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Linehan suggests state take a look at 2011 sales tax diversion to fund roads

Linehan suggests state take a look at 2011 sales tax diversion to fund roads

LB289 debate

Sen. Lou Ann Linehan listens to a colleague during debate in May in the legislative chamber. 

The search for state revenue to fund local property tax relief broadened Monday with a suggestion by Sen. Lou Ann Linehan of Elkhorn that the Legislature might want to revisit a 2011 decision to dedicate a quarter-cent of the state's sales tax rate to road construction.

"I think we should take a look at it," the Revenue Committee chairwoman said following a committee meeting at which senators broadened a list of sales tax exemptions that they may recommend eliminating in order to find money for property tax reduction. 

"That doesn't mean we need to do it," she said, "but we need to look at all of it."

The Build Nebraska Act is a 20-year, billion-dollar road construction funding mechanism designed to supplement gas tax revenue. 

Linehan said she personally would oppose expanded gambling as a source of additional revenue that could fund property tax reduction.  

"Gambling is the most regressive tax," she said. "I think gambling taxes represent a failure of government."

Any increase in gambling options would need to be approved by a vote of the people. An initiative petition drive is underway to place on the 2020 general election ballot a proposal authorizing casino gambling at horse racing tracks.

The committee did express an interest in taking a look at the possibility of seeking revenue from electronic video games newly authorized as games of skill following enactment this year of a bill (LB538) authored by Sen. Steve Lathrop of Omaha.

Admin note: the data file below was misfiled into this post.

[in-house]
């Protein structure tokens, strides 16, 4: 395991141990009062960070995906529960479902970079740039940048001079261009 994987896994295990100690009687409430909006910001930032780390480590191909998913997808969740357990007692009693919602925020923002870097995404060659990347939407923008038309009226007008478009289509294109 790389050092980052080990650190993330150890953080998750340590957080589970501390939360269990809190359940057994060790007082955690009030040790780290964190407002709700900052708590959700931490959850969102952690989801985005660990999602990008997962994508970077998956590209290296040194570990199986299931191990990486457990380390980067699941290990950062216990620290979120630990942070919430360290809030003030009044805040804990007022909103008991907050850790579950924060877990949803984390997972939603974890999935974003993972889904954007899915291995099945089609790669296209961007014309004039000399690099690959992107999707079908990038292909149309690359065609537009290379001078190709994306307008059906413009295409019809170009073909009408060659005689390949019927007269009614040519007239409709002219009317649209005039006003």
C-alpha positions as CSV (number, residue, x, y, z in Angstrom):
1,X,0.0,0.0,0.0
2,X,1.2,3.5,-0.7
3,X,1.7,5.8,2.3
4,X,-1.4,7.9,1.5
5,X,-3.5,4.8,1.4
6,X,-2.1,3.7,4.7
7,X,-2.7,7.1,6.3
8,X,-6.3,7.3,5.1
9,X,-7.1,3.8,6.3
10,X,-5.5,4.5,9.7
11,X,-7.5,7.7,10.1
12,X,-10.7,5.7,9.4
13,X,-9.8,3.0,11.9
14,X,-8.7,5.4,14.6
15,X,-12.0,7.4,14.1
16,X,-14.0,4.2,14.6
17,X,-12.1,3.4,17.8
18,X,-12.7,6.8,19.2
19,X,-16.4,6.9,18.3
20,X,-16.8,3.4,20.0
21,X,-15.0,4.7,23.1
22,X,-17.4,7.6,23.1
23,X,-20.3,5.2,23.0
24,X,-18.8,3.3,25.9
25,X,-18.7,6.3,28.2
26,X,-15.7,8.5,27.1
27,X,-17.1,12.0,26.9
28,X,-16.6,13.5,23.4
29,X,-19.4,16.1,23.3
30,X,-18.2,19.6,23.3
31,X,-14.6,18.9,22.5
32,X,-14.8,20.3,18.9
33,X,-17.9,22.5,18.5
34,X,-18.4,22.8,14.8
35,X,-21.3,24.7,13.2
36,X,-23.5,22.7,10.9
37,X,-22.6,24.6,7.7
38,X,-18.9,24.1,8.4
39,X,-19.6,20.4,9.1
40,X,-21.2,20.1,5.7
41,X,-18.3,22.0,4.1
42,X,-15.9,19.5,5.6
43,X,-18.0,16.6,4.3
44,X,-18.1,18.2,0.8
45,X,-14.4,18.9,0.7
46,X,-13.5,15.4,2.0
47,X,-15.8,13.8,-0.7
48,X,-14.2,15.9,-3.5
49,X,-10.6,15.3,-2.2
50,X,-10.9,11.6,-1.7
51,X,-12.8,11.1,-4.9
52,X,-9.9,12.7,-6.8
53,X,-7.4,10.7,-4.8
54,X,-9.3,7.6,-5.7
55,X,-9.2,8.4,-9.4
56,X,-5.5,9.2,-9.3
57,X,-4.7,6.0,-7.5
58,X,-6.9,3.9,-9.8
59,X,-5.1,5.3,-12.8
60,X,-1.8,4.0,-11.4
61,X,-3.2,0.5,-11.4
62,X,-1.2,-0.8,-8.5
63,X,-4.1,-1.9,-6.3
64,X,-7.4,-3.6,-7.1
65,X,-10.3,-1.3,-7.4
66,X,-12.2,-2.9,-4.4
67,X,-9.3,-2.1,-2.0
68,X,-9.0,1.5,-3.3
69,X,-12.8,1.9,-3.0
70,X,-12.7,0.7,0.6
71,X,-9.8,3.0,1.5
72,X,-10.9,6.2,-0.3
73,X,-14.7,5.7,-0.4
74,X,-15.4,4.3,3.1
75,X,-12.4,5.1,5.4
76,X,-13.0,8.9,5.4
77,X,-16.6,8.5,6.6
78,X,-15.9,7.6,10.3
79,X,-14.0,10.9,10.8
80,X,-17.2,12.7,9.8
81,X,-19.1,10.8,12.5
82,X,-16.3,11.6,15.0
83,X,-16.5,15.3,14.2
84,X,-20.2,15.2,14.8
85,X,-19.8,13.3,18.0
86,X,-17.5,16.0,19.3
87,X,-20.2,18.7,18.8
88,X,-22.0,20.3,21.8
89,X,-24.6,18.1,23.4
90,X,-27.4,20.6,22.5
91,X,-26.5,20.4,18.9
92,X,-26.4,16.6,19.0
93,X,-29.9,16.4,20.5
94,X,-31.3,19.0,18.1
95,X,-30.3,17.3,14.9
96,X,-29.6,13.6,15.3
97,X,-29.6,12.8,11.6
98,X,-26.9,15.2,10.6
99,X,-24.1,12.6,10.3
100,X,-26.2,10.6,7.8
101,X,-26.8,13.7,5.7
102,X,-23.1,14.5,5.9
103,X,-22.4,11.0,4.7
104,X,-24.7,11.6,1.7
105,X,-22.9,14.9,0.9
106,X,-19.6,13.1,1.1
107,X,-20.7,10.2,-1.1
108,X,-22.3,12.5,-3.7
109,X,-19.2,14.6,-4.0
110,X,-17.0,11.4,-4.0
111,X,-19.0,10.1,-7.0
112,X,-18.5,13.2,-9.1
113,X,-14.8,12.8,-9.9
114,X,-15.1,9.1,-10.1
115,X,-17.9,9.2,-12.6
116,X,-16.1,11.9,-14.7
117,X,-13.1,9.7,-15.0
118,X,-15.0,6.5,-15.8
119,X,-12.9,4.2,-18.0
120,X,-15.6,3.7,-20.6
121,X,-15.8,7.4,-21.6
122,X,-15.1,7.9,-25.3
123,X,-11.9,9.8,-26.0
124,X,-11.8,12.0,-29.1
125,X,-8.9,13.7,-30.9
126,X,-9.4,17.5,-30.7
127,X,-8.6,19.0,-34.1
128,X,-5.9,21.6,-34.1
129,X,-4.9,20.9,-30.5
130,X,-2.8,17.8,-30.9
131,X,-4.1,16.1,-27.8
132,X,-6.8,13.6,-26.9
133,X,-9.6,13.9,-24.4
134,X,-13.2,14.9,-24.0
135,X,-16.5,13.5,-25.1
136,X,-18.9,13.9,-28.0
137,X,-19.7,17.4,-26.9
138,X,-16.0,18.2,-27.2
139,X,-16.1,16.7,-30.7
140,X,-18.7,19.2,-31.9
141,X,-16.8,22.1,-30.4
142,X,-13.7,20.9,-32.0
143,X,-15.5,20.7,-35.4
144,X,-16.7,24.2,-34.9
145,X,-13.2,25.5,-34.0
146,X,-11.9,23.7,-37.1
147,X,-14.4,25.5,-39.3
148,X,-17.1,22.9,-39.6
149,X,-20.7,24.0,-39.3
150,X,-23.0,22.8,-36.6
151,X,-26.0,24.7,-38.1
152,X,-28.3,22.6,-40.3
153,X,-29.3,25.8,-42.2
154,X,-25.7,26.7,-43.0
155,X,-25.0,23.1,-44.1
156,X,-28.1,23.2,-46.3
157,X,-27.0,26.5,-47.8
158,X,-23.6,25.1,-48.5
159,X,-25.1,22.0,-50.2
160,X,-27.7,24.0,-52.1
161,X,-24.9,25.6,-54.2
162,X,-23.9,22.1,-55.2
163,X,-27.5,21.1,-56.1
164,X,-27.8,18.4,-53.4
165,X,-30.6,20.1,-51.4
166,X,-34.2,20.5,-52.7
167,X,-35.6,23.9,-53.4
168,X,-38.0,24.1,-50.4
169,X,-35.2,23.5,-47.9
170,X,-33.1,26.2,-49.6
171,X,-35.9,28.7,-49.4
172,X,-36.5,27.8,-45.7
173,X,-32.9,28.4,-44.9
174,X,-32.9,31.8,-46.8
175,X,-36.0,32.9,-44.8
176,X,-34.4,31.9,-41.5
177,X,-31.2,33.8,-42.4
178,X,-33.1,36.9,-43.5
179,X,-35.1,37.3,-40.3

As senators continue their efforts to fund property tax relief, individual members of the committee have been sitting down with Gov. Pete Ricketts to try to determine whether there is an opportunity for agreement on a path forward.

Linehan said "the governor reached out" and she will sit down with him next week.

"There are some ideas we can discuss," she said.

Ricketts earlier hosted the committee for lunch and a broad discussion of taxes.

The committee has been searching for some agreement with Ricketts in advance of the 2020 legislative session by attempting to craft a plan that avoids any increase in tax rates.

Ricketts vigorously opposed the committee's 2019 tax reform package, which included a state sales tax rate increase. 

At Monday's session, committee members plowed their way through a long list of current sales tax exemptions and voted to tentatively remove exemptions for newspapers, YMCA memberships and admission to political events, along with a host of other exclusions.

Some actions confirmed earlier decisions to wipe out more revenue-rich exemptions such as those currently applied to sales of pop, candy and bottled water.

Reach the writer at 402-473-7248 or

On Twitter @LJSDon.


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